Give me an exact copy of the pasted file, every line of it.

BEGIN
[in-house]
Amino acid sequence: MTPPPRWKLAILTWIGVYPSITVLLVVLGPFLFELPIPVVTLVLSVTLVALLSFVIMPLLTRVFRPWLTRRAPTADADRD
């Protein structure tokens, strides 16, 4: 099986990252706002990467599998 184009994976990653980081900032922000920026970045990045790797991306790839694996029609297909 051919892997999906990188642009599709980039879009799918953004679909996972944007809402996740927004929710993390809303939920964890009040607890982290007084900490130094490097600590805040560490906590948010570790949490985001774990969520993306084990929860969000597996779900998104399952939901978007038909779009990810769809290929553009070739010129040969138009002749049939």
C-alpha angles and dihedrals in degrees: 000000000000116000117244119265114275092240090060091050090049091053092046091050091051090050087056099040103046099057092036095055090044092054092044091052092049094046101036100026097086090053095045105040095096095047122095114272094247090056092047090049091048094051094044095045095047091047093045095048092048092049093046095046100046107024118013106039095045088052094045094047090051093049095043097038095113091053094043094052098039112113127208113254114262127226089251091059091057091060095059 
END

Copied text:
[in-house]
Amino acid sequence: MTPPPRWKLAILTWIGVYPSITVLLVVLGPFLFELPIPVVTLVLSVTLVALLSFVIMPLLTRVFRPWLTRRAPTADADRD
């Protein structure tokens, strides 16, 4: 099986990252706002990467599998 184009994976990653980081900032922000920026970045990045790797991306790839694996029609297909 051919892997999906990188642009599709980039879009799918953004679909996972944007809402996740927004929710993390809303939920964890009040607890982290007084900490130094490097600590805040560490906590948010570790949490985001774990969520993306084990929860969000597996779900998104399952939901978007038909779009990810769809290929553009070739010129040969138009002749049939």
C-alpha angles and dihedrals in degrees: 000000000000116000117244119265114275092240090060091050090049091053092046091050091051090050087056099040103046099057092036095055090044092054092044091052092049094046101036100026097086090053095045105040095096095047122095114272094247090056092047090049091048094051094044095045095047091047093045095048092048092049093046095046100046107024118013106039095045088052094045094047090051093049095043097038095113091053094043094052098039112113127208113254114262127226089251091059091057091060095059 